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Award Winning Author, Meg Medina, Wants Us to Connect with Her, Ourselves and Each Other!


Cuéntame!



Tell me!



I want to hear your stories!


Every one of us has a story. Your story started when you came to this place. It continues--twisting, turning. Sometimes tumultuous, sometimes tranquil. And someday, your story will come to a close.


It is the people who walk with you in this life who will share in all of it. If you write your story down, and I hope you all do at some point on your journeys, you'll leave a part of yourself to the rest of us. The impact you've made will linger on for a little while longer, bringing comfort to those who loved you--and love you still.


May I tell you a story? It began when I met the wonderful lady posing with me underneath the title up there, Meg Medina. She was my first advisor at Hamline University when I was working on my MFA for writing children's books through young adult books. (While I've finished a couple of promising projects that came from that whole chapter of my life, I do have to admit that I am the worst poet to ever come out of Hamline... but that's a story for a different time. *Sigh*

The chapter of Meg's life at this particular time and place is spent in service to every child, every educator and every librarian in the United States as the National Ambassador for Young People's Literature. Her employer is the Library of Congress, and her office is located just underneath the flag in this picture. She stands at the helm of our nation promoting literacy for America's children, and she's incredibly good at what she does. Do you know how I know this?


Because Meg Medina came to Nampa, Idaho, and she introduced us to Cuéntame. With the powerful magic inside her, she turned us all into Cuentistas. Story tellers. Lore masters. Sharers of this life we've been given.


Truly, a person could heal the world with a skillset like that.


Meg has created many, many stories (Click here, and you can read them all) and those stories have touched the lives of a multitude of people in a powerful way. In fact, the middle school where I work was able to get a $1,000 grant and donate over 200 of Meg's books to the Family Justice Center for kids, zero to eighteen, who have suffered some type of family trauma and need an extra dose of love and hope.


Imagine that part of your story is that you had to flee your own home because you were not safe there--but the place you ran to received you with open arms and offered you safety. A blanket. Something to eat. A place to go... and Cuéntame... a book. Stories of people whose lives have also taken unexpected turns but got through it--and sent you off, strangely strengthened, believing you could do the same.


Meg's impact on Nampa and this entire Treasure Valley will reverberate in the lives of children long after she goes on to do her good work in the next city to make more and more Cuentistas, empowering them to make connections with others who also have important stories to tell.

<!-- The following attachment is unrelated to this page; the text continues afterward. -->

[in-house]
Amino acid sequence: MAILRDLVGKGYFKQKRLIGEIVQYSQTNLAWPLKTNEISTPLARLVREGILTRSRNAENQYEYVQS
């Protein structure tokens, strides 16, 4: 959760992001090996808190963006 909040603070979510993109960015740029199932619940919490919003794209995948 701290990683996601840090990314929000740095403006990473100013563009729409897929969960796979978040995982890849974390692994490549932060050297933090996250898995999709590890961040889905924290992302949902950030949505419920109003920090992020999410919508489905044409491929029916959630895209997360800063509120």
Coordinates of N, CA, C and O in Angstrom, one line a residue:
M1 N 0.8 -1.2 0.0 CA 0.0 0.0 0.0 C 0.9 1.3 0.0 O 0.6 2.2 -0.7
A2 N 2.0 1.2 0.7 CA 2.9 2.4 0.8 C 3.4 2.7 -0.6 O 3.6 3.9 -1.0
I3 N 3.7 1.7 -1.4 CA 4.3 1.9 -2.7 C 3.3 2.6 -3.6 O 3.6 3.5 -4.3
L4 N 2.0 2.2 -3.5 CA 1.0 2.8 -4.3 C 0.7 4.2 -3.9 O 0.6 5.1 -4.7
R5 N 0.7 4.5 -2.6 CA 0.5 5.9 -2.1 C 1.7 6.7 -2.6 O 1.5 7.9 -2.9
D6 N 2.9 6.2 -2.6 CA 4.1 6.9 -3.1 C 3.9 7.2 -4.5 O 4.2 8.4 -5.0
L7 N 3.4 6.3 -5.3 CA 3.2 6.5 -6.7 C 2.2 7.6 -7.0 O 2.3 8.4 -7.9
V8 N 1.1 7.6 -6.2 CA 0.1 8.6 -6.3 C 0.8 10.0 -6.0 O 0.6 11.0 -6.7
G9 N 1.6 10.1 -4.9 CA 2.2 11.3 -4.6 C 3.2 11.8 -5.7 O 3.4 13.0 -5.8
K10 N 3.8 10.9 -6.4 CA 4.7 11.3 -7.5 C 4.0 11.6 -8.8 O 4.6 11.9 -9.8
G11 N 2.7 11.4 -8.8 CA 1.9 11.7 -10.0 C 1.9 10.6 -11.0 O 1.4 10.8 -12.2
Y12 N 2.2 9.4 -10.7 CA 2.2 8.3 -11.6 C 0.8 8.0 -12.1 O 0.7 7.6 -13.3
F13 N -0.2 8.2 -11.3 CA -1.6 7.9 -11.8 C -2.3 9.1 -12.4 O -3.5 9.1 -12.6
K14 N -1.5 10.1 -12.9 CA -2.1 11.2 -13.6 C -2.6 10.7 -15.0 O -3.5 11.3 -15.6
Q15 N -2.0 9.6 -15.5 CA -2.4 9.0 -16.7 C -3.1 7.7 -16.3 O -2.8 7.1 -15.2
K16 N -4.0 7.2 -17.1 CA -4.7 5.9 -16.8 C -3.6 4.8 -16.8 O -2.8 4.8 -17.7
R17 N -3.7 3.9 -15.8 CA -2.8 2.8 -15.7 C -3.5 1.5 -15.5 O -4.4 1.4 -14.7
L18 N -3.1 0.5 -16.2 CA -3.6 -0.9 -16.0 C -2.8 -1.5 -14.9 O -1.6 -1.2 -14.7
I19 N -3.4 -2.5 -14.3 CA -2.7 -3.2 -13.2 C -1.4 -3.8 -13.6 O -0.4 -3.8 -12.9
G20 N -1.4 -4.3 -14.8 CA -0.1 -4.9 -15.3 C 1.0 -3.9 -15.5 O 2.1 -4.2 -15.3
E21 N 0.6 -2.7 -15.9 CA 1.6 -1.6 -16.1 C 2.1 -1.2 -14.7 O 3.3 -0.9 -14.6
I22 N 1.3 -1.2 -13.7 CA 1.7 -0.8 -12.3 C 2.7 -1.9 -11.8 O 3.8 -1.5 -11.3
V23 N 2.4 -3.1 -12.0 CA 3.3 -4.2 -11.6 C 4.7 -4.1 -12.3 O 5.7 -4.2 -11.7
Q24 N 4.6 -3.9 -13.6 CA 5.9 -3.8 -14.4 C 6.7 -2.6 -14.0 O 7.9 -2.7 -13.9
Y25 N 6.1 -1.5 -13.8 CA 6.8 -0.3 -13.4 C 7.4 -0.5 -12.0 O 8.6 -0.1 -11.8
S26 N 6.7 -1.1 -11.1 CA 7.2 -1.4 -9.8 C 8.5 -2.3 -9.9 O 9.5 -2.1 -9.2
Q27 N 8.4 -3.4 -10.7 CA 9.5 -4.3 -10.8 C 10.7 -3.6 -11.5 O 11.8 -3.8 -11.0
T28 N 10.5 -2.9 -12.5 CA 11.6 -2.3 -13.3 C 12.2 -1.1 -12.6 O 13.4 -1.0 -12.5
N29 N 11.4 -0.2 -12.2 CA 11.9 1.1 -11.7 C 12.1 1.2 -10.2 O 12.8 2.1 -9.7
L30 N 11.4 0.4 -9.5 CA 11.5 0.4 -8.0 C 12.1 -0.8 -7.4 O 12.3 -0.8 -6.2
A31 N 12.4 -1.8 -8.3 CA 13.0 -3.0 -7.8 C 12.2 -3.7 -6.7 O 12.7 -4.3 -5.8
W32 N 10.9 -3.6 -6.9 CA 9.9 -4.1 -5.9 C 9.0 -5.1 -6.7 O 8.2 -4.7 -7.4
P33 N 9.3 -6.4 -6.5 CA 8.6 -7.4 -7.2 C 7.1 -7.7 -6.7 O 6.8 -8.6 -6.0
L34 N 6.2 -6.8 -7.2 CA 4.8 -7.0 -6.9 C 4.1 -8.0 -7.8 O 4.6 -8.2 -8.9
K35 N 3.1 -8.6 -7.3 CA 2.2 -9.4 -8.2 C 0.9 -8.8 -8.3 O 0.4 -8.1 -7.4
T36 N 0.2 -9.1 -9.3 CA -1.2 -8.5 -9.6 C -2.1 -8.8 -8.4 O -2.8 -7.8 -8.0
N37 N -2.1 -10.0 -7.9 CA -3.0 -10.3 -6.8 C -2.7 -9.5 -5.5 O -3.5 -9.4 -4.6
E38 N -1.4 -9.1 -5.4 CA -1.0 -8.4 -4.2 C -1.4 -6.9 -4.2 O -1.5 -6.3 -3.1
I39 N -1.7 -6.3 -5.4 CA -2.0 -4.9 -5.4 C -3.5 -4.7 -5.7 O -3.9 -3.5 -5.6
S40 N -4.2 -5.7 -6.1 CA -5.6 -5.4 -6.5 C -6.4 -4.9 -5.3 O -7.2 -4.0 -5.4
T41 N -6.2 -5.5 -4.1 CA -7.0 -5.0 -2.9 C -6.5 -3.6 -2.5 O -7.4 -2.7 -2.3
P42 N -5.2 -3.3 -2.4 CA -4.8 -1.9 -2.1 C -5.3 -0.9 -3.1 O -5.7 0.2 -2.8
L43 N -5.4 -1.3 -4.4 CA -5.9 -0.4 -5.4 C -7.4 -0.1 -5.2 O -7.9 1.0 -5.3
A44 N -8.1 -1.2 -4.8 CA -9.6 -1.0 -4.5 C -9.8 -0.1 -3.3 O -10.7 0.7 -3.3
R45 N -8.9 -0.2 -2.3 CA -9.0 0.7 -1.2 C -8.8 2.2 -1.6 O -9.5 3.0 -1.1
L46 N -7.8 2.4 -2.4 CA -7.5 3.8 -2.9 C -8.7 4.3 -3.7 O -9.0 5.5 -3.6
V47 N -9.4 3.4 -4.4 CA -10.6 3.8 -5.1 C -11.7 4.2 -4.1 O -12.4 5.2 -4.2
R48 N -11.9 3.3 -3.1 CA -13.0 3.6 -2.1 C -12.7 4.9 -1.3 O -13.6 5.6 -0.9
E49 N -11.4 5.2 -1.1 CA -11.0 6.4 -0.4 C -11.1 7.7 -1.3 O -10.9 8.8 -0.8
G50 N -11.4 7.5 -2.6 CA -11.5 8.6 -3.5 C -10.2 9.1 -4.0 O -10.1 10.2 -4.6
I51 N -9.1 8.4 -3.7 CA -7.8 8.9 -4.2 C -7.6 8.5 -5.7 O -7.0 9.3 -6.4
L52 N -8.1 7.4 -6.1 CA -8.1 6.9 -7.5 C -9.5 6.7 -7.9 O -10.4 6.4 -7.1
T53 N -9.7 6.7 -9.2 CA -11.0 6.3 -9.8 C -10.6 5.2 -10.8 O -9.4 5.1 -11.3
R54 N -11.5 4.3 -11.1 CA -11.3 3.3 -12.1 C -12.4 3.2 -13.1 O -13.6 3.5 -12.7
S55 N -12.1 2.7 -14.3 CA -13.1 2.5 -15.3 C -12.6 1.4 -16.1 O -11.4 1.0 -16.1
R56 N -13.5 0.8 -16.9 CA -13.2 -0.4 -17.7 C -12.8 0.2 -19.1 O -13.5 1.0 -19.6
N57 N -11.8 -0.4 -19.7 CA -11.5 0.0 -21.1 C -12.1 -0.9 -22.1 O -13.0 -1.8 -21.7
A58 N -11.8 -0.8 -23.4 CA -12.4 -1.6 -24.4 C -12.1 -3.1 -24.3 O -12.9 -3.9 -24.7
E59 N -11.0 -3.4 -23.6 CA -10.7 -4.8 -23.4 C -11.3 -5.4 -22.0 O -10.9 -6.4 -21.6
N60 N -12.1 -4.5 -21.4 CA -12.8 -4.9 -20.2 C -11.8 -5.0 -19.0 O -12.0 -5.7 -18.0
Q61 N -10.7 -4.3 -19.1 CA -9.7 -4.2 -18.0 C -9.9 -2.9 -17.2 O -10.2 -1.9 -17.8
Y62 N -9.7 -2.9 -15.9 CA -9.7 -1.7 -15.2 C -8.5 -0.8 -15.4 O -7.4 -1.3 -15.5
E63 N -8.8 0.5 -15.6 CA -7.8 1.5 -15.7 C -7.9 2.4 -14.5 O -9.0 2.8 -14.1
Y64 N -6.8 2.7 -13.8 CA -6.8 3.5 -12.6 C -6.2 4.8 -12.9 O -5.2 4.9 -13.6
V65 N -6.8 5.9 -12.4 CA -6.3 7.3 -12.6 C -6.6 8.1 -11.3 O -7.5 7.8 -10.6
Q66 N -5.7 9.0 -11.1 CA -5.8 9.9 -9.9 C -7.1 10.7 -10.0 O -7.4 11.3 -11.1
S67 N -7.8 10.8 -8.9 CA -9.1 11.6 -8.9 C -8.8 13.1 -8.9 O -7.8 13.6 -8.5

She brought Cuéntame to the Nampa Public Library and our very own middle school. She taught us how to give a proper book talk--Cuentistas aren't always expected to tell their own stories, you know. We can tell the stories of others that we've discovered in books that speak to us and stay with us and maybe even changes us.


Another important skill set.


Meg ignited a passion in reluctant readers to find the stories they love and reignited a passion in those of us who already love them--in whatever platform, whatever medium any of us prefer, and to share those stories with others.


To understand.

To reflect.

To connect.


And there was great joy in the land.







Daisy Rain Martin has spent over thirty years in the classroom and managed to preserve her sanity—mostly. Actually, she feels quite fortunate to be doing all that she loves--teaching, speaking, writing and, as often as possible, laughing. She has earned three degrees: Bachelor of Sociology (1990), a Master of Curriculum and Instruction (2004) as well as a Master of Fine Arts in writing for Children and Young Adults from Hamline University in St. Paul, Minnesota (2021).


In 2023, she received the distinct honor of being named Idaho’s Human Rights Educator of the Year.

In the summers, you can find Daisy in her gardens with her husband or in her office writing. As often as she can, though, she loves spending time with her grandson, Wiggle, who was born on her birthday and her grandniece, Giggle, who was born on Christmas Eve. Truly, she writes for them.


If you are interested in having Daisy speak for your school district, provide professional development for your staff, or visit your school to talk to students, please contact her through this website.










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